Review: Walt (2011)

Walt

Directed by Randal Plunkett

Written by Oliver Plunkett and Randal Plunkett

Run Time: 23:40

Starring:

Cian Lavelle-Walsh as James

John E. Regan as Walt

Sorcha Lavelle Walsh as Ellie

Shane Kennedy as Boy

Hannah Leanne Crowley as Girl

Synopsis: James suffers from neglect at home, until he meets Walt. Walt encourages him to learn how to fish, but he is not all that he seems.

One of the wonderful perks of maintaining a horror review blog and podcast is that periodically independent directors will reach out and send their films along to be reviewed, giving them a chance to gain exposure for their projects and in my case, allowing me the chance to get a sampling of some of the new talents emerging in the horror community.

Walt tells the story of a boy named James who meets an old man named Walt one afternoon after school, and of the heartwarming friendship the two cultivate.

Of course there’s more to the story than that or I wouldn’t be reviewing it here.  While I can’t say much more about the plot than what is in the synopsis, what I can say is that Walt is a genuinely enjoyable, beautifully shot and excellently scored little film.  Short films when done correctly tell moment in time stories, giving us just enough information about the characters and the situation to move the story along and keep our attention.

While the acting in Walt is uneven, a common issue when dealing with younger actors, the writing more than makes up for this minor flaw.  While Cian Lavelle Walsh’s James may deliver some of his dialogue with all the enthusiasm of a boy reading a book report, it’s undeniable that he and John Regan as Walt have chemistry and for the first half of the film I genuinely believed in the budding friendship between the two.  Things take a turn for the unexpected about half way through the film, and when the reveal comes, it wasn’t at all what I was expecting.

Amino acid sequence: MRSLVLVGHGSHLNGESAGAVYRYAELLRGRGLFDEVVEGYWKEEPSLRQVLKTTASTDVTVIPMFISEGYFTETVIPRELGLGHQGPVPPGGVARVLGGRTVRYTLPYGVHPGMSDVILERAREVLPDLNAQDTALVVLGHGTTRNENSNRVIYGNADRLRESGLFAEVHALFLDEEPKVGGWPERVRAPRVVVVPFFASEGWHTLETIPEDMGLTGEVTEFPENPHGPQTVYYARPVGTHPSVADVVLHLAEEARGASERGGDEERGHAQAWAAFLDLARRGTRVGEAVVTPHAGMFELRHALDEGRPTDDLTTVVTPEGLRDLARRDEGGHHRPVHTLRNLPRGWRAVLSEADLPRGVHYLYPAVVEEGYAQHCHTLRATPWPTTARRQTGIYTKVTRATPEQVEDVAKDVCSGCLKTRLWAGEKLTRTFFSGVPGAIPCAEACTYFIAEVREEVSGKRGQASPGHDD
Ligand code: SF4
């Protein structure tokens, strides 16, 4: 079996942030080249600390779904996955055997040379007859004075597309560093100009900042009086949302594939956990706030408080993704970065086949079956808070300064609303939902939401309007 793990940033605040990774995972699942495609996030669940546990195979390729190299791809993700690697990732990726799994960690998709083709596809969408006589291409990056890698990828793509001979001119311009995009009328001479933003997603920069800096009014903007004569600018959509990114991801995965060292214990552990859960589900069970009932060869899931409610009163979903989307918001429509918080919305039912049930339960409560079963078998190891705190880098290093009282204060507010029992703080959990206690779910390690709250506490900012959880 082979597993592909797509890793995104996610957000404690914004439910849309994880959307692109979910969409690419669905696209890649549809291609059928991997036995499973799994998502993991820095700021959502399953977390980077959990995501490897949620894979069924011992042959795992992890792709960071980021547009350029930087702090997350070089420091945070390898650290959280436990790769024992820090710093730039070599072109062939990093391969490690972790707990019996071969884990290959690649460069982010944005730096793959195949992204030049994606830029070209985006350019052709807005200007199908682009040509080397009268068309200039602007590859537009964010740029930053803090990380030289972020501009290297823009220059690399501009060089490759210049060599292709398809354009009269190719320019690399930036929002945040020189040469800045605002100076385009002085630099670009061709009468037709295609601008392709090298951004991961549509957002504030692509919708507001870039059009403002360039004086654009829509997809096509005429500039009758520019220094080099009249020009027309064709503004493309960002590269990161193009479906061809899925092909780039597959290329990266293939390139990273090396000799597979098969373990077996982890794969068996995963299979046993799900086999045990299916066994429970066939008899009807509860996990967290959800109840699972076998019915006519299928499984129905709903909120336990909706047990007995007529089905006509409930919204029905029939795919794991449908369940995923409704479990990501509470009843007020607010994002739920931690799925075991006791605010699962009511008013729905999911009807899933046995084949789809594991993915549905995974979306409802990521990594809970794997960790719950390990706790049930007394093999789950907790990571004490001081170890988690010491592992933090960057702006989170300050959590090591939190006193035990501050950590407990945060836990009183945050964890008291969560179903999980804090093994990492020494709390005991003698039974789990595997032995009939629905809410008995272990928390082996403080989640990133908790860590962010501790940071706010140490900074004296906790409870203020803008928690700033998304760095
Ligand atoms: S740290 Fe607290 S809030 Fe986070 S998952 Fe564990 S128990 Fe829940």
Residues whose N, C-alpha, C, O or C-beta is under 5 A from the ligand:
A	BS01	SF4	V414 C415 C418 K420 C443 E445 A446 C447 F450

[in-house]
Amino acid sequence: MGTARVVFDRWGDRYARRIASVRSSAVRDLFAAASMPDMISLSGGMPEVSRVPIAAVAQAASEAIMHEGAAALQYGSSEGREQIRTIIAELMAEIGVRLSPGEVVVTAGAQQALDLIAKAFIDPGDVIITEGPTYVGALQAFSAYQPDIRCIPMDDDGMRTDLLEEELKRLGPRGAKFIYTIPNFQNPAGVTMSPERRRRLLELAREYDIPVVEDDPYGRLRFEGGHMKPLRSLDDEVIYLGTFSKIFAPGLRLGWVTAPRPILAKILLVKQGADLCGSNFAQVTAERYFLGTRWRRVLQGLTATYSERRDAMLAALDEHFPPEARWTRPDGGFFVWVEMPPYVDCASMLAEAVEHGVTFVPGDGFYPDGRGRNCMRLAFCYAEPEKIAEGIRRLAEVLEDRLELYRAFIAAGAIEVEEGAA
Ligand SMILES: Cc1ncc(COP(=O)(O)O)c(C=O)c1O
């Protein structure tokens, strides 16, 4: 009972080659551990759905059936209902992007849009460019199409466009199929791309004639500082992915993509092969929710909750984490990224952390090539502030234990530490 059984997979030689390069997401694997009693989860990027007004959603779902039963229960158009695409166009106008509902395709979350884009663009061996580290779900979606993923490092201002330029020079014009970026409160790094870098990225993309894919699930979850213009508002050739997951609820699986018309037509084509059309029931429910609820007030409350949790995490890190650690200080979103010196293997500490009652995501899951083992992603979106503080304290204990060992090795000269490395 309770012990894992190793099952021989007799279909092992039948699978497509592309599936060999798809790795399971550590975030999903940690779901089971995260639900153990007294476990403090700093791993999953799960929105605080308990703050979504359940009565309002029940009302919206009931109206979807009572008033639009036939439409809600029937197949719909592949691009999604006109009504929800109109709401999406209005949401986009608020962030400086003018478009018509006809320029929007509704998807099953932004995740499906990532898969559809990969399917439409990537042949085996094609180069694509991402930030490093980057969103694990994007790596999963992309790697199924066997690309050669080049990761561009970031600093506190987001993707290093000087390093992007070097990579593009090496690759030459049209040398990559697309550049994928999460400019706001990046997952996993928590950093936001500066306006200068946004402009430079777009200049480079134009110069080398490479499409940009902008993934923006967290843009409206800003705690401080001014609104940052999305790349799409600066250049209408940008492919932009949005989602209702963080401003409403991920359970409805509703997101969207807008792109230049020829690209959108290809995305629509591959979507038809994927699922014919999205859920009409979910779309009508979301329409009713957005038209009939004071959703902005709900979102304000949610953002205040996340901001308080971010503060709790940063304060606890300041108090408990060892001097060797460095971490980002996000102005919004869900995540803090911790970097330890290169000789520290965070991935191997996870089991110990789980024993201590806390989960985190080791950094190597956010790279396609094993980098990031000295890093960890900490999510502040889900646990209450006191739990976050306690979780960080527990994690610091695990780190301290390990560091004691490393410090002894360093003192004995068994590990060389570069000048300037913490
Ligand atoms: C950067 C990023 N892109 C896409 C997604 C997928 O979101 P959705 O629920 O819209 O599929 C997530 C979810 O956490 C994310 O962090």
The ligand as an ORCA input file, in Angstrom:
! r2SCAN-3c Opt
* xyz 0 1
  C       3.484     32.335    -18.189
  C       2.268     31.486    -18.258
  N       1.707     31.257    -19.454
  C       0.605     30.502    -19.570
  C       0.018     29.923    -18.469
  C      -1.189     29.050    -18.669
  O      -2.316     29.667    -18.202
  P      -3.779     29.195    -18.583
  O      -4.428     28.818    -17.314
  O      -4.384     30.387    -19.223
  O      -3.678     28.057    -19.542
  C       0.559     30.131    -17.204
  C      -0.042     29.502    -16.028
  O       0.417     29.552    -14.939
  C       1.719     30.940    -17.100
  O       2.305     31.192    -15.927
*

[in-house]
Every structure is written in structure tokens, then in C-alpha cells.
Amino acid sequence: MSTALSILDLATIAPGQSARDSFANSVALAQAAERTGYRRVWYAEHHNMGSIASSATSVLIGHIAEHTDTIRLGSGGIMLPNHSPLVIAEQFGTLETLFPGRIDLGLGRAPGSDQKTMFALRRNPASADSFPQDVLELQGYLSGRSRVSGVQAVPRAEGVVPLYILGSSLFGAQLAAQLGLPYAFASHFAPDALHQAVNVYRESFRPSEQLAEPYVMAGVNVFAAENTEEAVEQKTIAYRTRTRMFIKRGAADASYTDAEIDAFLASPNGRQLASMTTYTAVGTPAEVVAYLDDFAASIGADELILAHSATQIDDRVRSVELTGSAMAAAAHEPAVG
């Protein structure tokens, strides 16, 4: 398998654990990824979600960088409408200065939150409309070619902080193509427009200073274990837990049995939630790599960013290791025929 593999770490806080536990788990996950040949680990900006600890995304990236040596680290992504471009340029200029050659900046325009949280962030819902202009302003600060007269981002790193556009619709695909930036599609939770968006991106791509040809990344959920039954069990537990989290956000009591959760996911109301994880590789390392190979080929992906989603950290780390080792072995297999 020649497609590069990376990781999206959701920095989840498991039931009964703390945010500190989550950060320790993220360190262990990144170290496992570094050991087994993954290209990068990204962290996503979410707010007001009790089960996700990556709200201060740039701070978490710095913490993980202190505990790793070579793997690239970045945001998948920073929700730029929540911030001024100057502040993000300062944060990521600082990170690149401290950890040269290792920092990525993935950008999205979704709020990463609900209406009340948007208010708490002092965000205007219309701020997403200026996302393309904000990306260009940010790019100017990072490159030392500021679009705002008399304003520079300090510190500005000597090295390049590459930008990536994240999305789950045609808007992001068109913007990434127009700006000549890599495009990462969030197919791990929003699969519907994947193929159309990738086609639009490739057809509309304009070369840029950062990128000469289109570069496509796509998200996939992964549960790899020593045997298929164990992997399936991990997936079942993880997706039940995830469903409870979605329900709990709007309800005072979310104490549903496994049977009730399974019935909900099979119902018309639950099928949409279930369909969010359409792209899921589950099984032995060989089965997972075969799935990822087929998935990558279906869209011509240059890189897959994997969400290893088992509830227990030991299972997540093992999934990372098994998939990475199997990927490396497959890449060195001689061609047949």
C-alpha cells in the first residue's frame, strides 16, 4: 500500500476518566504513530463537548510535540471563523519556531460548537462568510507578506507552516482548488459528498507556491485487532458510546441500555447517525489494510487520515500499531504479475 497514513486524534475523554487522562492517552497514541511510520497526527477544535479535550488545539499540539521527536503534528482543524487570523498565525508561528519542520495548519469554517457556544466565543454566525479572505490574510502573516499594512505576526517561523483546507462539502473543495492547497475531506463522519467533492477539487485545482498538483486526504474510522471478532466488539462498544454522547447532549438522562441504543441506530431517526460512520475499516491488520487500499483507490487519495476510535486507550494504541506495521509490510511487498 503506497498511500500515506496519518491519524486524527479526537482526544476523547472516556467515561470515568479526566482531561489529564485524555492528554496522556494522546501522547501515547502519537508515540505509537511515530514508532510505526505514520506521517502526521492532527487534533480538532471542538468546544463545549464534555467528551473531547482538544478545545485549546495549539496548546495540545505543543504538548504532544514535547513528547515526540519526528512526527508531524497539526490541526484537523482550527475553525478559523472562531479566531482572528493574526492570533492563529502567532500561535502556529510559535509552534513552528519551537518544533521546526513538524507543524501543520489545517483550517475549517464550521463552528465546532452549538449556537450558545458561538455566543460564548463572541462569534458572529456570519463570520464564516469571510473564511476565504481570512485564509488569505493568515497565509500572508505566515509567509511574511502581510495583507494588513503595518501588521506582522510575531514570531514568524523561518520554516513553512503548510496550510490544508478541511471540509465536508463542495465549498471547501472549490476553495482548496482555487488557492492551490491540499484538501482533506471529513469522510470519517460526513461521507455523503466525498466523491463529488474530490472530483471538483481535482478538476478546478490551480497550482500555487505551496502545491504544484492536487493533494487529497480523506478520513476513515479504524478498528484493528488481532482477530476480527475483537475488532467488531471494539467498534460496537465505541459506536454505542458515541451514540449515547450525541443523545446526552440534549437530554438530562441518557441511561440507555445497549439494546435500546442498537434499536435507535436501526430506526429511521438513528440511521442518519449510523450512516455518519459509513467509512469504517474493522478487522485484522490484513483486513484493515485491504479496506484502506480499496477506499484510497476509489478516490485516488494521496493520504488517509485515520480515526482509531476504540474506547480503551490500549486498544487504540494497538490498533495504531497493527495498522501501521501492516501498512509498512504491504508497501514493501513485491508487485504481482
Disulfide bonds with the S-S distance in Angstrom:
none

The cinematography is fantastic throughout the film, and while there are really only two locations that we spend any time in, the outdoor scenes that make up the bulk of the film are well lit and beautiful.  The score is a simple piano and acoustic guitar that really sells the soft hearted nature of the story, then changes as the plot does and works to enhance the film.

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